Lancaster University

This is archived news from Lancaster University. You can find up-to-date stories in our current news section.

Local Children take part in "Peace Education"

12/19/2001 08:10:01

Children from a Lancaster primary school and a pupil referral unit experienced a greater sense of confidence and self-esteem after taking part in a unique 'Peace Education' project.

The project was the result of a collaborative effort involving Morecambe Bay PCT Health Promotion Service, the Richardson Institute at Lancaster University and the Peace Foundation.

It followed concerns raised by local head teachers about the mental well-being of children and the way mental states such as depression and anxiety were impacting on social relationships and behaviour in the classroom. Research* indicates that there are clear links between low self-esteem, under-achievement and social disadvantage.

The children were offered sessions on 'The Art of Living in Peace', a training process developed by the Peace Foundation. This involved teaching relaxation techniques and the use of affirmations in order to raise self-esteem and develop coping strategies.

Facilitator David Keith, from the Peace Foundation, worked with a class of year four children from Willow Lane Community Primary School and a group of pupils from the Lancaster Primary Pupil Referral Unit over five weeks.

The weekly sessions focused on a range of activities, such as stilling, relaxation and breathing techniques trust games and the use of affirmations. Each child was given a set of affirmation cards to keep for themselves. Sleeping was also discussed and the children were given strategies to help them to relax at bedtime. The sessions also provided an opportunity for group sharing, supporting and problem solving.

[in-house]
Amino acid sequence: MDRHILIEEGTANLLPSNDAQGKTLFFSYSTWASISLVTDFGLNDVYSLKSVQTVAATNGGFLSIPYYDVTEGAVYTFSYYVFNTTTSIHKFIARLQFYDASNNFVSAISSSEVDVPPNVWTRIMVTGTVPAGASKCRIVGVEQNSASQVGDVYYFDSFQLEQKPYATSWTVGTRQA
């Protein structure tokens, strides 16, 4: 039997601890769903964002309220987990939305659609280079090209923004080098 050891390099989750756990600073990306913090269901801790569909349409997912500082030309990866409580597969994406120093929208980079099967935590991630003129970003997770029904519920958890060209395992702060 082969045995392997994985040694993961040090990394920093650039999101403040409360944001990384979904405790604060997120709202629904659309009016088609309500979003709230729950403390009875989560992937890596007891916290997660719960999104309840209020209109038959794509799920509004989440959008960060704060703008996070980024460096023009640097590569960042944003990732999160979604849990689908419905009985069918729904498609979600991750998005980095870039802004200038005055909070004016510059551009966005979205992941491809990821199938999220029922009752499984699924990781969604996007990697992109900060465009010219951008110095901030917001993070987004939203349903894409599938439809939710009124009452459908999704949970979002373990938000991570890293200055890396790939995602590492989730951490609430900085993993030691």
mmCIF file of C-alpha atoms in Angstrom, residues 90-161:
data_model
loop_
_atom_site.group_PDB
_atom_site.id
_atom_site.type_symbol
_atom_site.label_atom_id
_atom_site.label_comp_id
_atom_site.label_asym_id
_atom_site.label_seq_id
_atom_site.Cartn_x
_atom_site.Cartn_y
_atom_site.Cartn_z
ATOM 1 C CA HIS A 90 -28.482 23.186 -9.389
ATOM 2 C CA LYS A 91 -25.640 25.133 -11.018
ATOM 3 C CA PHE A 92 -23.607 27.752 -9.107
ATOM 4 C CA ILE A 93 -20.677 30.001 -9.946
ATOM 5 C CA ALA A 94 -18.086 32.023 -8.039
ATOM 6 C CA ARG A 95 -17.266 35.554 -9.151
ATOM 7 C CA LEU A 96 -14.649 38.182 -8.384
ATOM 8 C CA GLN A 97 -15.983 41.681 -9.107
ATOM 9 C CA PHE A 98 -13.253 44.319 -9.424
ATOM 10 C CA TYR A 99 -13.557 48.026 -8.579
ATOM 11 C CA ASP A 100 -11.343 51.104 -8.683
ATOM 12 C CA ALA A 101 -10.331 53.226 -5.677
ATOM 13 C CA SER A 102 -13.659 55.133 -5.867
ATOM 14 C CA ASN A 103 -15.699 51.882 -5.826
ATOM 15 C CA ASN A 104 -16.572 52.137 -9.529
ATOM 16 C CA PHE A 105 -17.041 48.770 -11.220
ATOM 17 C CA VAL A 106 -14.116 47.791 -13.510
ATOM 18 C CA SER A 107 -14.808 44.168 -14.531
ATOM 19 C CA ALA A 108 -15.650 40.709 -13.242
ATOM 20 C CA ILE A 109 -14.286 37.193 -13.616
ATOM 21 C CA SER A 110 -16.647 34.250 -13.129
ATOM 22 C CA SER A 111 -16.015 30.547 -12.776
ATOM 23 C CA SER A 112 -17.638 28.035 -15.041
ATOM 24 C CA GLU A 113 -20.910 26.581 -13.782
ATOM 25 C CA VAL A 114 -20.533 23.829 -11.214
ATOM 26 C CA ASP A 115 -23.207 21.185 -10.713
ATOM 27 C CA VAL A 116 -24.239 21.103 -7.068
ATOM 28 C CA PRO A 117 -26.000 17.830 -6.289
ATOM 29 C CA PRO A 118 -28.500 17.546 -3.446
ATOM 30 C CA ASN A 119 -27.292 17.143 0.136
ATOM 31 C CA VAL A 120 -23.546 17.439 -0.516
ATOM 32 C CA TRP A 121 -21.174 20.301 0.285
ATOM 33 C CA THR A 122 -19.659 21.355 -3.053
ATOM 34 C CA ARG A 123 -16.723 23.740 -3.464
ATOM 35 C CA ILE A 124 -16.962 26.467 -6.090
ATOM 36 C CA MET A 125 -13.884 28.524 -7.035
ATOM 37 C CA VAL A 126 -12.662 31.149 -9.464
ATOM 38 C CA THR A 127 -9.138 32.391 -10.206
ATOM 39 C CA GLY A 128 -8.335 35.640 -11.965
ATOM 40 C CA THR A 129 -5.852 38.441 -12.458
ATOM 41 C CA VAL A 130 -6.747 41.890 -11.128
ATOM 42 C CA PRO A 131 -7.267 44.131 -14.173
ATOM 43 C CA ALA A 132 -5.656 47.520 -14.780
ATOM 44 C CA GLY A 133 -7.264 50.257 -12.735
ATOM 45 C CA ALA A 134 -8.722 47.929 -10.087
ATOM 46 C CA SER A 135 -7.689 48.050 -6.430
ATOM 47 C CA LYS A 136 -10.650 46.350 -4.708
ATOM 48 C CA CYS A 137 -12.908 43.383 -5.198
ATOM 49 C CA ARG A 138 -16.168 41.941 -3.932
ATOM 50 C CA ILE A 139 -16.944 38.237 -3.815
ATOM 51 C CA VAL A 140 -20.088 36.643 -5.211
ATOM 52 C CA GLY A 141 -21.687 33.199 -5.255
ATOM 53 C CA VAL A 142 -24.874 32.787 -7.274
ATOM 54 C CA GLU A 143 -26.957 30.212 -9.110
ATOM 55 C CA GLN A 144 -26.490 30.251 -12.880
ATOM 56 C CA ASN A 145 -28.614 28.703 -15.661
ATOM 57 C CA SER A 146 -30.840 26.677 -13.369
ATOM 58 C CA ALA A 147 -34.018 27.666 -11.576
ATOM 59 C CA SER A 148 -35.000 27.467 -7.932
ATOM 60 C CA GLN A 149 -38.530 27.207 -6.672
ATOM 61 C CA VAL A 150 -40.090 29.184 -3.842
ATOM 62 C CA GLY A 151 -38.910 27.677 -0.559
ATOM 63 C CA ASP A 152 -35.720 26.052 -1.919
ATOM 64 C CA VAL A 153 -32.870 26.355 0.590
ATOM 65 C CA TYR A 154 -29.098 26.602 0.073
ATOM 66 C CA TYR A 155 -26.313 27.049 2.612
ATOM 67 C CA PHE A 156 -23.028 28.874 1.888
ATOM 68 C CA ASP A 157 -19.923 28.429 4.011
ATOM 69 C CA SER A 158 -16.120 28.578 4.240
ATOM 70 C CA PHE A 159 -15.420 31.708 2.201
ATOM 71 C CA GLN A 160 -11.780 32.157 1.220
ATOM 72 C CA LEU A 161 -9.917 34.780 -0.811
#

Researcher Tracey Absolom, who took observed sessions and conducted pre and post study questionnaires with the children and staff, said that the children showed increased confidence and self-esteem after the project.

Children from the primary school reported the project had made them 'feel confident, better and to have more friends', 'feel calmer' and 'feel happier'. Many of them said that they were practising the relaxation techniques at bedtime and as a result were able to sleep better.

Tracey noted that the pupils from the Pupil Referral Service appeared more confident and were more likely to use open body language and initiate conversation. The children reported improving in their work, having better relationships with carers and friends and generally feeling better in themselves.

One unexpected bonus of the project was that a group of year six children from Willow Lane School, on hearing about the sessions from the year four pupils, asked to be taught the basic relaxation techniques. They gave up their free time at break and after school to attend the extra sessions that David Keith agreed to run. The sessions became so popular that David was having to turn children away due to lack of space!

However, as Tracey notes, for a project like this to be sustained, it needs to be embedded within the organisational life of the school, as part of the 'Healthy School' and to have staff trained and committed to delivering the sessions within a supportive culture and ethos.

* Acheson, Sir D. (1998), Independent Inquiry Into Inequalities in Health report HMSO.